The otaku paradise of Akiba is under attack! Dangerous beings are turning normal every day otaku into bugged ones, slaves to fight in their never ending battle. Matome tries to fight against these beings, but she can’t do it alone. With the help of her own “accidental” bugged one, Tomotsu, they will strip down any enemies to keep the city safe.
These are the things that really show the entertaining absurdity anime can be.
The two leads of this cast are brought to the states by Alejandro Saab and Jad Saxton. Saab does an incredible job of being an outlandish and over the top anime fan. He’s hilarious and ridiculous, making Tamotsu an entertaining caricature of an otaku. To balance him out, Saxton’s no nonsense performance as Matome is perfect. She hasn’t chosen the best partner because it was more about immediate situation and circumstance, so trying to make him work with her is more challenging than she could have imagined. However, the two play off each other very well and create an entertaining dynamic as the duo fight against other bugged ones.
It’s not just the leads that make this show funny.
What really works about this show is the rather generic humor. Most of the references to music, anime, or video games are simplified or given a parody like name. This allows those watching to get the jokes even if they’ve never seen the series that is being referenced. In the first episode, Tamotsu talks about finding a rare figuring that is some kind of Kamen Rider parody. Even for those who don’t follow Kamen Rider, many will still recognize them as the western name Power Rangers so the joke of a fan obsessed with the series will still hold. It allows viewers to sort of interpret the humor in their own way.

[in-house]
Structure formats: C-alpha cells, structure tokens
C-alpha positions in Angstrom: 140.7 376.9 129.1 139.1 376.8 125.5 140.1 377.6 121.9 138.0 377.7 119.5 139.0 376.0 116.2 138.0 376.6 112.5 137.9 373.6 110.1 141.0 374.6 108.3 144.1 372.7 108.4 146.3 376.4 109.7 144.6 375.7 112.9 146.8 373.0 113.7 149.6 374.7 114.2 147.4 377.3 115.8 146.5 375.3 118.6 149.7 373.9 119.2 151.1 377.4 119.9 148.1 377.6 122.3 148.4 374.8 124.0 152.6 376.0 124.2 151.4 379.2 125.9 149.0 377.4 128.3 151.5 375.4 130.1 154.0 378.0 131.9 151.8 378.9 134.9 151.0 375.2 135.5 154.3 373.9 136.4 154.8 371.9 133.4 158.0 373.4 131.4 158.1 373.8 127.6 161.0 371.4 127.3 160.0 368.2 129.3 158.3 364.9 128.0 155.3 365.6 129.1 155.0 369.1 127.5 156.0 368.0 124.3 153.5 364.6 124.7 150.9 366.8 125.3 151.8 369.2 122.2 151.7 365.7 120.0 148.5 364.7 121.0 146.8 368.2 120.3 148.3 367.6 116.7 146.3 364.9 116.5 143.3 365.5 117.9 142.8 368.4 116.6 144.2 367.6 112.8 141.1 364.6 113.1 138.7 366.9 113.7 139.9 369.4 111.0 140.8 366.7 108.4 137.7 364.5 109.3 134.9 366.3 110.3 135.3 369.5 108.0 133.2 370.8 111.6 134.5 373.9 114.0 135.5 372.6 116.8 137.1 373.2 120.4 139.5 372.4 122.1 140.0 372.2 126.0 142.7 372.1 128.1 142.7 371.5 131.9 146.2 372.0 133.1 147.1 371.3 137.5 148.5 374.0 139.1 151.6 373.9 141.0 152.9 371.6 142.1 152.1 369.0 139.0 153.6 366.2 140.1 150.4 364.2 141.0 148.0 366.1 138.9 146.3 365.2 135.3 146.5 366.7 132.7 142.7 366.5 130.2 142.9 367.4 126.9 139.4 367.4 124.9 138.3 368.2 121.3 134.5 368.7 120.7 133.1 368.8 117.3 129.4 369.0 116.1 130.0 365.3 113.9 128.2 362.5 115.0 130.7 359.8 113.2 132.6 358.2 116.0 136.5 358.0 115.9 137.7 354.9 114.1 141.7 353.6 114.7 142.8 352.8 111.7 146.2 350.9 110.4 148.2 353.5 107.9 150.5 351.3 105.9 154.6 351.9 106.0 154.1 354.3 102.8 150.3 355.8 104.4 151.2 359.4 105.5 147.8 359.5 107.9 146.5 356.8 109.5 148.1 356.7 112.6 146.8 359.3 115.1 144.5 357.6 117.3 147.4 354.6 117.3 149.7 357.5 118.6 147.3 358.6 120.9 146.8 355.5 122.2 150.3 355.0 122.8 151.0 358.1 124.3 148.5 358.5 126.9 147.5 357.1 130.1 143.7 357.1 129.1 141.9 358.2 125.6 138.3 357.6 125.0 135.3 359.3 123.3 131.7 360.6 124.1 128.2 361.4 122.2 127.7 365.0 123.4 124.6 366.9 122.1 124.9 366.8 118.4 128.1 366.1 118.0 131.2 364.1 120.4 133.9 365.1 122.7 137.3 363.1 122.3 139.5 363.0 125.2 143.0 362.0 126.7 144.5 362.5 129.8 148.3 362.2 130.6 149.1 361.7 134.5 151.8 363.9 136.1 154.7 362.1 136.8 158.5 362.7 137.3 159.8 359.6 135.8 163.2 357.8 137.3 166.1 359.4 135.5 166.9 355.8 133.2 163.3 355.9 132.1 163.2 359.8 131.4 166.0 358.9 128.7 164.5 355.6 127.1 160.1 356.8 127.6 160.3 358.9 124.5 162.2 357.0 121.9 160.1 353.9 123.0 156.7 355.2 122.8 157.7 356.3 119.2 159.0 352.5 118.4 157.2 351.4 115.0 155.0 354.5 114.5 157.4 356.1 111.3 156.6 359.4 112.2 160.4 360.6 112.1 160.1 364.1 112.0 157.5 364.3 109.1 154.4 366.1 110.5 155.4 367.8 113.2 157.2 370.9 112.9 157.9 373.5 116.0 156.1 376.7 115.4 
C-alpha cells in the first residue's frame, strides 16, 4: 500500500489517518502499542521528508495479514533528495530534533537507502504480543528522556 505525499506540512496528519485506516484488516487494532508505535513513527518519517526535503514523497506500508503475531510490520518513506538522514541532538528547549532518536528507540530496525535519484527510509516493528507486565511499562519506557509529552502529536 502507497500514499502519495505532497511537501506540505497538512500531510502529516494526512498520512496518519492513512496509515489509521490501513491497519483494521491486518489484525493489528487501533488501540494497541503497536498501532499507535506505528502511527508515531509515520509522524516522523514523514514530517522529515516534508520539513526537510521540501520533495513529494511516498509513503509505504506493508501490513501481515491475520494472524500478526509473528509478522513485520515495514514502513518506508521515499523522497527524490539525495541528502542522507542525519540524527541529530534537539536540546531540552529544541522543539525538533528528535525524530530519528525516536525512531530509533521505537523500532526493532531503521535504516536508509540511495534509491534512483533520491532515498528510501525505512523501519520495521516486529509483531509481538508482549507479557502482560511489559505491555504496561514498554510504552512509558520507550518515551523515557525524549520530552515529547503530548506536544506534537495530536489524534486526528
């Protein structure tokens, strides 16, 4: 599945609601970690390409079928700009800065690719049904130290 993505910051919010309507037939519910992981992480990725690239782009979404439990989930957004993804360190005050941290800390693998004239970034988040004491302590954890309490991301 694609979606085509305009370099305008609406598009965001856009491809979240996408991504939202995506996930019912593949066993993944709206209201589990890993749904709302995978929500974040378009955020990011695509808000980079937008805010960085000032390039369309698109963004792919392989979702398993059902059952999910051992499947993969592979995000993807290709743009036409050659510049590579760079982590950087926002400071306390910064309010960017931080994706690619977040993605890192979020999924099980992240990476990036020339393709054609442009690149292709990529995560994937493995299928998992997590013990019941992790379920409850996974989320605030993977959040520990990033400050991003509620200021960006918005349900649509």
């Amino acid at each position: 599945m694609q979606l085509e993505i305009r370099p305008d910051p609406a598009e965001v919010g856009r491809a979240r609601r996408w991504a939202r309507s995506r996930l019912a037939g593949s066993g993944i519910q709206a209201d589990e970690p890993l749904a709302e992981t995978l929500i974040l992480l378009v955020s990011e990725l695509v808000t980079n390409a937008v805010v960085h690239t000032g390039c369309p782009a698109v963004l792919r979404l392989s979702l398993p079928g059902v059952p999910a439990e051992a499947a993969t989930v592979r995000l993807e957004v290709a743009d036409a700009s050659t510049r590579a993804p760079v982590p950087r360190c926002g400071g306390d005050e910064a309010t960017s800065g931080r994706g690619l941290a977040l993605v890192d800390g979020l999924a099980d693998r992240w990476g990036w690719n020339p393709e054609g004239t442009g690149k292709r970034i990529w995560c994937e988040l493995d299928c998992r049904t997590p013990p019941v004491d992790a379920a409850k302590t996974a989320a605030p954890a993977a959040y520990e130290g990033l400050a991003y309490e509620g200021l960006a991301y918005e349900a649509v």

But there is one thing that everyone can interpret the same way and that is the fan service.
This honestly doesn’t detract from the show at all. It does help to know going in that the premise of the story centers around removing the clothes of enemies. The viewers know going in that there’s not a whole lot of substance to expect from the show. However, it also doesn’t make the show less entertaining. There’s not really that much fan service, so it really doesn’t pull from the story anyway.
Akiba’s Trip is a fun and entertaining story with a strong dub to back it up. The performances enhance the humor from the parodies and subtle references. It does nothing to hide that this show is about fan service, jokes, and nothing any deeper than that. It’s a perfect way to check out this franchise for those who couldn’t get into the games.
Akiba’s Trip is airing Wednesdays at 9:00am on Funimation.com